By Kevin Westrick
for the Daily News

copier

Imagine doing your income tax return without paper. It IS possible. Aaron and Jennifer Dawson have turned Opsahl, Dawson & Co. P.S. into a “new-age” accounting firm by transforming the 33-year-old firm into a paperless office.

“Paperless works fantastic,” Aaron said. “When a client calls, you can answer the question right there. You don’t have to call back in 15 minutes because you have to go find a file.”

In 2009, the Dawsons became second- generation owners of Opsahl, Dawson & Co. after buying out founder George Opsahl Jr., who remains part of the company.

The company is changing its name to Opsahl Dawson. Aaron Dawson said he will keep Opsahl in the name for brand recognition out of respect for Opsahl, a family friend who started the Longview firm, now at 959 11th Ave.

Going paperless has enabled the firm to save clients’ money and hassles, the owners said.

“Once you finish a file, you don’t have to touch it again. You don’t have put the file back. It’s already where it should be,” Aaron Dawson said.

The system works through the company’s website. Clients sign in with a secure password into a protected portal system. Clients’ tax returns are posted in a PDF format inside the portal system, where they can be viewed confidentially.

A return will remain on the portal system for a year. Upon request, clients may also receive printed copies of their return. All tax returns are electronically filed, a requirement by the IRS.

“It requires zero ‘admin’ time. They don’t have to process it, print it, staple it or send it with postage in the mail,” Dawson said. “We don’t want to email it because email is not secure. The secure portal is password-protected.”

The main reason the office has gone paperless, Aaron Dawson said, is to give staff greater flexibility to work from home, especially during the intense, 10-week tax return season every spring when accountants work long hours.

“The biggest driver is, today’s work force does not want to be away from their families that much. They can be at work at home while their kids are sleeping,” he said. “Today’s work force wants to be flexible, and that has required us to go paperless so they can work at home.”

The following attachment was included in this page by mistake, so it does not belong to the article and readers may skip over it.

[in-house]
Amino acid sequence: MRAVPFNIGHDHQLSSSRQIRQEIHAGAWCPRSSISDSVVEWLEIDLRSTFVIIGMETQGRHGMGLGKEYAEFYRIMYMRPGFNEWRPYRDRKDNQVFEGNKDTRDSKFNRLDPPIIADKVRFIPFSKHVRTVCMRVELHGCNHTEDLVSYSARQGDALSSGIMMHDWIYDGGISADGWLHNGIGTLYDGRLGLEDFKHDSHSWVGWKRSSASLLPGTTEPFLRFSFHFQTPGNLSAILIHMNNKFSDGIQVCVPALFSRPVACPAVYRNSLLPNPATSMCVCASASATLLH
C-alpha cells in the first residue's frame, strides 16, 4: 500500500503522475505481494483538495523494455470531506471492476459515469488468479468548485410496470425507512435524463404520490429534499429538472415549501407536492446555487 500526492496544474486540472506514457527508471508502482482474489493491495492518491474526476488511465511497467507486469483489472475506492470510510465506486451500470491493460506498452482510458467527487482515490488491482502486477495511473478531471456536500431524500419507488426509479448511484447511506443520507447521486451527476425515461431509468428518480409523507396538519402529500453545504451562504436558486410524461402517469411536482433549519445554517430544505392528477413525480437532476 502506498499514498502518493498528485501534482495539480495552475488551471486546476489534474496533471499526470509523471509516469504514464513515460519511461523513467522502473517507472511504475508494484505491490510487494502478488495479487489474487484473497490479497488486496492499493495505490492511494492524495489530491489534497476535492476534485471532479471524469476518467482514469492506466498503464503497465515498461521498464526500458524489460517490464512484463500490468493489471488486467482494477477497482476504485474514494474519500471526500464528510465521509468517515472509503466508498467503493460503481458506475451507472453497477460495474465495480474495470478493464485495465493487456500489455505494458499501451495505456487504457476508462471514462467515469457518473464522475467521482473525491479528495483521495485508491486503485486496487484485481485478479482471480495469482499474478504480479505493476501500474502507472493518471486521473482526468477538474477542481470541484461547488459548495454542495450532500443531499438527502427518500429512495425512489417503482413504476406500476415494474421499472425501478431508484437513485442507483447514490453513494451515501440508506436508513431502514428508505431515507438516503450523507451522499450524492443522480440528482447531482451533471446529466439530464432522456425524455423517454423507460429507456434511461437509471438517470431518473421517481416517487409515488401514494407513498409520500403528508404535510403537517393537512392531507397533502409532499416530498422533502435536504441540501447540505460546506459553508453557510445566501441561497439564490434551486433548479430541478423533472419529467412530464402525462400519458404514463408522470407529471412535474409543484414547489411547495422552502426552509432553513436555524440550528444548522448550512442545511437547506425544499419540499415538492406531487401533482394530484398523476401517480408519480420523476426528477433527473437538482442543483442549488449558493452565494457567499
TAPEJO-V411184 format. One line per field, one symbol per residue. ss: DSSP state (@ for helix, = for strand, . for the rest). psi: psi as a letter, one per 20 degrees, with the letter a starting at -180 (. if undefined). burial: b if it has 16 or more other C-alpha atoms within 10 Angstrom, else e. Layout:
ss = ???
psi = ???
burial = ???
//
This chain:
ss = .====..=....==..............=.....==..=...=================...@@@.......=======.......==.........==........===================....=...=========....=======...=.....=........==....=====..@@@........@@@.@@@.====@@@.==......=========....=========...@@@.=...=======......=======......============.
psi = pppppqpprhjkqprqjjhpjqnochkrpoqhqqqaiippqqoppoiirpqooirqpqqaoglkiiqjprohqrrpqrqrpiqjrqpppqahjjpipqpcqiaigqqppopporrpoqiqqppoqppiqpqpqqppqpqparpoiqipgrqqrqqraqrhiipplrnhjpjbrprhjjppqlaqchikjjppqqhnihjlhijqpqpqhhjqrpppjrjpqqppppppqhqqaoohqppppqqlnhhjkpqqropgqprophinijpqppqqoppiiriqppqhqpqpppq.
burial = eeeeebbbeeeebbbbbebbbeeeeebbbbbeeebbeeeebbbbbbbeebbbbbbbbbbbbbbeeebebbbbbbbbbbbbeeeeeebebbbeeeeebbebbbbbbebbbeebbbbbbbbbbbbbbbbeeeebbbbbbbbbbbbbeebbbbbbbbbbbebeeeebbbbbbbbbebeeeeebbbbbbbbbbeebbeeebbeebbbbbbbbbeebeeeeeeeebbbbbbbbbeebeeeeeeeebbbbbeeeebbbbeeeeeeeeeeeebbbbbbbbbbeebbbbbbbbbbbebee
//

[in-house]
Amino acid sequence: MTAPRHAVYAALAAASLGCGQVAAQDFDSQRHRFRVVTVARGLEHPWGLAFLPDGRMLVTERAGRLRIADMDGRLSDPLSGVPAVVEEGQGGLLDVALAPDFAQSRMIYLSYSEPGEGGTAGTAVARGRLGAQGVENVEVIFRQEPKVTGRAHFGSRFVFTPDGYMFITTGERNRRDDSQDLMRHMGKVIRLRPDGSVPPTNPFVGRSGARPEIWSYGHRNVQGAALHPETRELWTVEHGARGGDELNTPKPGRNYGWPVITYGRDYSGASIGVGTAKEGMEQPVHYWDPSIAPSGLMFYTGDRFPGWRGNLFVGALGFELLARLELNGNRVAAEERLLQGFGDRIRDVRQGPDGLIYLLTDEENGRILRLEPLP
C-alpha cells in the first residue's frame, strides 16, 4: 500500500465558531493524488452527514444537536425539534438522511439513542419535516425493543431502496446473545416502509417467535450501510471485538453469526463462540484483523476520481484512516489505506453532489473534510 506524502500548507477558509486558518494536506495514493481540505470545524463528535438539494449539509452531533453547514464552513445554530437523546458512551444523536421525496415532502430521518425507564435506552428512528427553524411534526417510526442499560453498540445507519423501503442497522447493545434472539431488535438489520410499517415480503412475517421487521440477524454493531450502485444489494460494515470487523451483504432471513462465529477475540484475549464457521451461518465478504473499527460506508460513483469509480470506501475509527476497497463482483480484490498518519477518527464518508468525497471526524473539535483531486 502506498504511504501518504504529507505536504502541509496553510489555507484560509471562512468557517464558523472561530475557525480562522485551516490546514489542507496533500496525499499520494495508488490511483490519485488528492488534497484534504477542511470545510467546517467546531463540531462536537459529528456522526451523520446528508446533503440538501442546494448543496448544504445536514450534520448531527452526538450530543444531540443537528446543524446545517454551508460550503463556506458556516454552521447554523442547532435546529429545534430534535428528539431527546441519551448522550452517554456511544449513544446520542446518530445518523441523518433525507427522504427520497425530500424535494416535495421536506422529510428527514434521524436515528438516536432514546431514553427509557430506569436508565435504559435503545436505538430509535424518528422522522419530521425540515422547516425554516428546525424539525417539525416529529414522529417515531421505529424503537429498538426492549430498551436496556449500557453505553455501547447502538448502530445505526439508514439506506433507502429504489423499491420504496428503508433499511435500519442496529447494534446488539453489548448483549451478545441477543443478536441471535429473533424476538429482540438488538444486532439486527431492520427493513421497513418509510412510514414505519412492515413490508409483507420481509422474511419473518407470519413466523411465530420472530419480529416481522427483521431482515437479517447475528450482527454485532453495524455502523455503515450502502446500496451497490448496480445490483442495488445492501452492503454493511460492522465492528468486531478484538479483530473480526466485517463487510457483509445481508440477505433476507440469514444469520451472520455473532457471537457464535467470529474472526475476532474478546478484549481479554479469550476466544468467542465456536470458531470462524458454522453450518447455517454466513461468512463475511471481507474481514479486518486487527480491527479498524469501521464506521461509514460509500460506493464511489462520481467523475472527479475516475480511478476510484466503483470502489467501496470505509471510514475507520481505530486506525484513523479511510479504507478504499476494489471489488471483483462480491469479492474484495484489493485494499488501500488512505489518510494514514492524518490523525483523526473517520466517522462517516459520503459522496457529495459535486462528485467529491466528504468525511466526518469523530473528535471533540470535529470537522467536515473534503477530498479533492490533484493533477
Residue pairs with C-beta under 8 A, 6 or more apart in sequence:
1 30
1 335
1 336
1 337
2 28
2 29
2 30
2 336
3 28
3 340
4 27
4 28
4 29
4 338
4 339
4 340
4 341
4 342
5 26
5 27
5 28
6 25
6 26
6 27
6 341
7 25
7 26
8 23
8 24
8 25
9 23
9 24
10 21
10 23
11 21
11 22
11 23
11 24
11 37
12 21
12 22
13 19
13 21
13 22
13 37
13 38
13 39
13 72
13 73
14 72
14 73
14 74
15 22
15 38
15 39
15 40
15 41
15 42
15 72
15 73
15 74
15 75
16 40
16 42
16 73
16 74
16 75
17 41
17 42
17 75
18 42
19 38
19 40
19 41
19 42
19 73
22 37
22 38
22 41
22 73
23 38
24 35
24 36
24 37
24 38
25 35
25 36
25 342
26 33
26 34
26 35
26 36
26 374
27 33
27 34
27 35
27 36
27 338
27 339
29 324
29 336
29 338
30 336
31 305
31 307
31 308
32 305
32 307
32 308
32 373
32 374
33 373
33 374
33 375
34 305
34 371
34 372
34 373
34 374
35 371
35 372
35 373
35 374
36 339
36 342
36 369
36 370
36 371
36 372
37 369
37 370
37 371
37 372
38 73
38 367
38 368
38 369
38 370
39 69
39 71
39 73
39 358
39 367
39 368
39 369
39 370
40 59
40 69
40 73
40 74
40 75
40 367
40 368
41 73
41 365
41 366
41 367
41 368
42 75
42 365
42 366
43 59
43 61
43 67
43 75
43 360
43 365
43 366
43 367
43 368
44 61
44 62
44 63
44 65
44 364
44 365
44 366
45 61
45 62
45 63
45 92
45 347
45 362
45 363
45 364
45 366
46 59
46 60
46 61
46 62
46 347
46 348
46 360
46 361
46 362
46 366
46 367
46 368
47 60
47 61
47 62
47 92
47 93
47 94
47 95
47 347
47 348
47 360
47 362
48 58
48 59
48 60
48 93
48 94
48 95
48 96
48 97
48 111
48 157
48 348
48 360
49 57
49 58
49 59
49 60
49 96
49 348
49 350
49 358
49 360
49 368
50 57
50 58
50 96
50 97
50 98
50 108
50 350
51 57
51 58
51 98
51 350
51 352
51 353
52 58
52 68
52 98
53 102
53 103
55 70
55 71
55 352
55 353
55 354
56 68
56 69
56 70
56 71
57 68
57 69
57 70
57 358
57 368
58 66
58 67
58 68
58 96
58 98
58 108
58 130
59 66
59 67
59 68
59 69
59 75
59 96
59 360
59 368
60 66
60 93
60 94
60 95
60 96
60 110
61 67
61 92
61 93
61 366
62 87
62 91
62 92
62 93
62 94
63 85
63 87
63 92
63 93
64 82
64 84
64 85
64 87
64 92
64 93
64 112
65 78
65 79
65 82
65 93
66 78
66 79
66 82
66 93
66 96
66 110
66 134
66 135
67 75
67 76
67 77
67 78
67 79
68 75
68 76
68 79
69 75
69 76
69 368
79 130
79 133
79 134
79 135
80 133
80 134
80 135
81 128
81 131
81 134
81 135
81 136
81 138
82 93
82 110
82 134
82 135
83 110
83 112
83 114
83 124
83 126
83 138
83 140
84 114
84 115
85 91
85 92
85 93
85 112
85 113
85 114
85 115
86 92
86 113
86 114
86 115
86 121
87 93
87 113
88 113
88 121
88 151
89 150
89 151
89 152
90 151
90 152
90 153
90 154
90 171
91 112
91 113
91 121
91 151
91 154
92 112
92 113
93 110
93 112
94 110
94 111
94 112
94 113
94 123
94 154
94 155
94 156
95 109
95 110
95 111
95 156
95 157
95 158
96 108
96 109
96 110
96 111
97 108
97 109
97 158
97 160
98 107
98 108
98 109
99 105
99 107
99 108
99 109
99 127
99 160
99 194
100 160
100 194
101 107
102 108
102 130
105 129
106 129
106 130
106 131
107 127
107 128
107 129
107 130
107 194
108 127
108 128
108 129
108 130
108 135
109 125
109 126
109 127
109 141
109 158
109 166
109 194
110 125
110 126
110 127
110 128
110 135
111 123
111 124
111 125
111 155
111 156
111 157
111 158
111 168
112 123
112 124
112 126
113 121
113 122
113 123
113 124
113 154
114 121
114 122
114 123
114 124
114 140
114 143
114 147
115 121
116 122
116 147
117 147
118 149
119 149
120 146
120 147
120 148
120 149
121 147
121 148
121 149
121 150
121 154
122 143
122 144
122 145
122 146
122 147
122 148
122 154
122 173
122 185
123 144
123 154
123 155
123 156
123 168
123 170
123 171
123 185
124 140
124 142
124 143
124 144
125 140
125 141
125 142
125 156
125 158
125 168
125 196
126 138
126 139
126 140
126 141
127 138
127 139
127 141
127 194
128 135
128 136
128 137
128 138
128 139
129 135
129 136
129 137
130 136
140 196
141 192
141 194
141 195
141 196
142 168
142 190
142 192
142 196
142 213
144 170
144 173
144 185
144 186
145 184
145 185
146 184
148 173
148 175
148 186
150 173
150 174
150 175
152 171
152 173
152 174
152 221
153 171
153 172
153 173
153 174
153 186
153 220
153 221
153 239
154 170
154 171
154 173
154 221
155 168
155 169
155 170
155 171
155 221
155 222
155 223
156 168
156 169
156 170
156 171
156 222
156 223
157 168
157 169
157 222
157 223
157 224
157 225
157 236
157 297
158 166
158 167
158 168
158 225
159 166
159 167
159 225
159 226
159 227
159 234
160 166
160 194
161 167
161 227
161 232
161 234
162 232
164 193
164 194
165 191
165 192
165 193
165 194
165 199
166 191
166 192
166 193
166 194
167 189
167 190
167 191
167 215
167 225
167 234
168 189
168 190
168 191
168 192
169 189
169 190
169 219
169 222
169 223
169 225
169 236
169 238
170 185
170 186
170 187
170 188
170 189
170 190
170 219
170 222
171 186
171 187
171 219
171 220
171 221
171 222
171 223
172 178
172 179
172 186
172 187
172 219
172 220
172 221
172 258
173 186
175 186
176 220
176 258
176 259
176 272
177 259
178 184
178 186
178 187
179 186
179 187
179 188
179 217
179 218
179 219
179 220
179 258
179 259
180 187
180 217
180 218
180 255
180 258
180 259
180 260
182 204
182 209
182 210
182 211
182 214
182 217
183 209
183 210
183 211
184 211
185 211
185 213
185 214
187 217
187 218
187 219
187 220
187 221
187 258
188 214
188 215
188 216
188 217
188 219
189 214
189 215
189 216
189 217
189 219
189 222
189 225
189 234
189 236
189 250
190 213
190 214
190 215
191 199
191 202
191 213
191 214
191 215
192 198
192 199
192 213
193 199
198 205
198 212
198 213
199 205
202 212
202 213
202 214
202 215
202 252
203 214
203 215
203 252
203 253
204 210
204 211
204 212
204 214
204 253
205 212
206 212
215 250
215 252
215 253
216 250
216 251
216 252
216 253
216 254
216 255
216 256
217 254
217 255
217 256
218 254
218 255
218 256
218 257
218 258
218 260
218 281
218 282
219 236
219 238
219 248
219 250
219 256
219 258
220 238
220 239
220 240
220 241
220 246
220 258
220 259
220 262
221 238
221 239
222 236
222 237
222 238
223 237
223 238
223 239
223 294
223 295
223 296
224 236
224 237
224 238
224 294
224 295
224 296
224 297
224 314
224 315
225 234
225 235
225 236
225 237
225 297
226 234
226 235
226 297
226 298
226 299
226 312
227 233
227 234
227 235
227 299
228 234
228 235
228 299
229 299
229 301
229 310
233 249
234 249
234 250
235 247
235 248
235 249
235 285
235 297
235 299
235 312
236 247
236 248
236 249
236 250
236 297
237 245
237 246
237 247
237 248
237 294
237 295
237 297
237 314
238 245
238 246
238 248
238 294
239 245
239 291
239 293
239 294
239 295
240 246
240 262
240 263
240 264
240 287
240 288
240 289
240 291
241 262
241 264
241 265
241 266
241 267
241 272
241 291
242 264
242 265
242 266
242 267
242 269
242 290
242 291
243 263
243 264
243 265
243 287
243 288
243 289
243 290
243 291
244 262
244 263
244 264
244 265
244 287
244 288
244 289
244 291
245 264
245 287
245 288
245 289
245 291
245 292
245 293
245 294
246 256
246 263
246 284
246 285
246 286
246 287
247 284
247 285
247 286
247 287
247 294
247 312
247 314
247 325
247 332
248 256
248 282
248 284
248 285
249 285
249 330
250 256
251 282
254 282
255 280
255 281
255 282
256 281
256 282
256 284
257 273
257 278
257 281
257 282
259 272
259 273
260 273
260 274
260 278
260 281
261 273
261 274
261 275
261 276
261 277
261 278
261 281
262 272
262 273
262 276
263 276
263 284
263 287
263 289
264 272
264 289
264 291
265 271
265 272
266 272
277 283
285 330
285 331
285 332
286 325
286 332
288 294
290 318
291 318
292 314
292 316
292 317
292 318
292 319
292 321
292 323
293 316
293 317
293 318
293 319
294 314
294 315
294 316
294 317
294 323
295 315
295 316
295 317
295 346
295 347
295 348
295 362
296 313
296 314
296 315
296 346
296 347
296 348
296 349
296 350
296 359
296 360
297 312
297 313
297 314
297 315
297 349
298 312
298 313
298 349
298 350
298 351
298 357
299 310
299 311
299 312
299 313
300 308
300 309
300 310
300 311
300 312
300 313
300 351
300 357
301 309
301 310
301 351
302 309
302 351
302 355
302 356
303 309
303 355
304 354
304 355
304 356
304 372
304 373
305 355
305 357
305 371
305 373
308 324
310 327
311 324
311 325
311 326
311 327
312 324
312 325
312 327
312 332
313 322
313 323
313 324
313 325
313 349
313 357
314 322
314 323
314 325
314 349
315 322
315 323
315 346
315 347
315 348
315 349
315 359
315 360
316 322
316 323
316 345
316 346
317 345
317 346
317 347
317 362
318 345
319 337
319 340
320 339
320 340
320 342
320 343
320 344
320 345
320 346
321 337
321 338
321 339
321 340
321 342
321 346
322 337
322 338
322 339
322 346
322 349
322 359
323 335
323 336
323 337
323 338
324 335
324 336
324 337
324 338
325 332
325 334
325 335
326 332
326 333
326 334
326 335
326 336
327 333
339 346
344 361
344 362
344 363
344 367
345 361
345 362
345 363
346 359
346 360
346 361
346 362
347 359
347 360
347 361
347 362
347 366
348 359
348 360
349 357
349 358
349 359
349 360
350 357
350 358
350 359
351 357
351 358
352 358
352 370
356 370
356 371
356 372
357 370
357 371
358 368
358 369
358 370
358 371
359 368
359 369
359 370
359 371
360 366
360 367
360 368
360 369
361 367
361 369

The office has cut its paper use in half — from 100 boxes to 50 — for a $2,000 annual savings, Dawson said. However, he’s had to invest in extra equipment, so he’s not sure going paperless has saved any money. But it has several other advantages: It reduces need for storage, making it easier for the firm eventually to expand. And it’s more secure: There’s no hard copy to steal in the event of a break-in, Dawson said.

“You have to go through several passwords” to retrieve computer files. “It’s just much more secure.”

Most clients still bring their tax paperwork in as hard copy, but it is turned, kept only in computer files. And because all accountants are working off the same software, there is more consistency in how returns are prepared, Dawson added.

“Everybody does the work the same way.”

The paperless system makes coordination between Opsahl Dawson’s offices in Longview and Vancouver much smoother, the owners say. After employees in Longview finish a tax return and close the file, employees in Vancouver can immediately open it for review. Data is backed up at both locations.

“When I first came to the firm I was driving my pickup with boxes full of files, carrying them back and forth because we were using different resources in different offices,” Dawson said. “They couldn’t get started on (a file) for two days because I wouldn’t be driving to Vancouver until Wednesday. This way, the two offices work together.”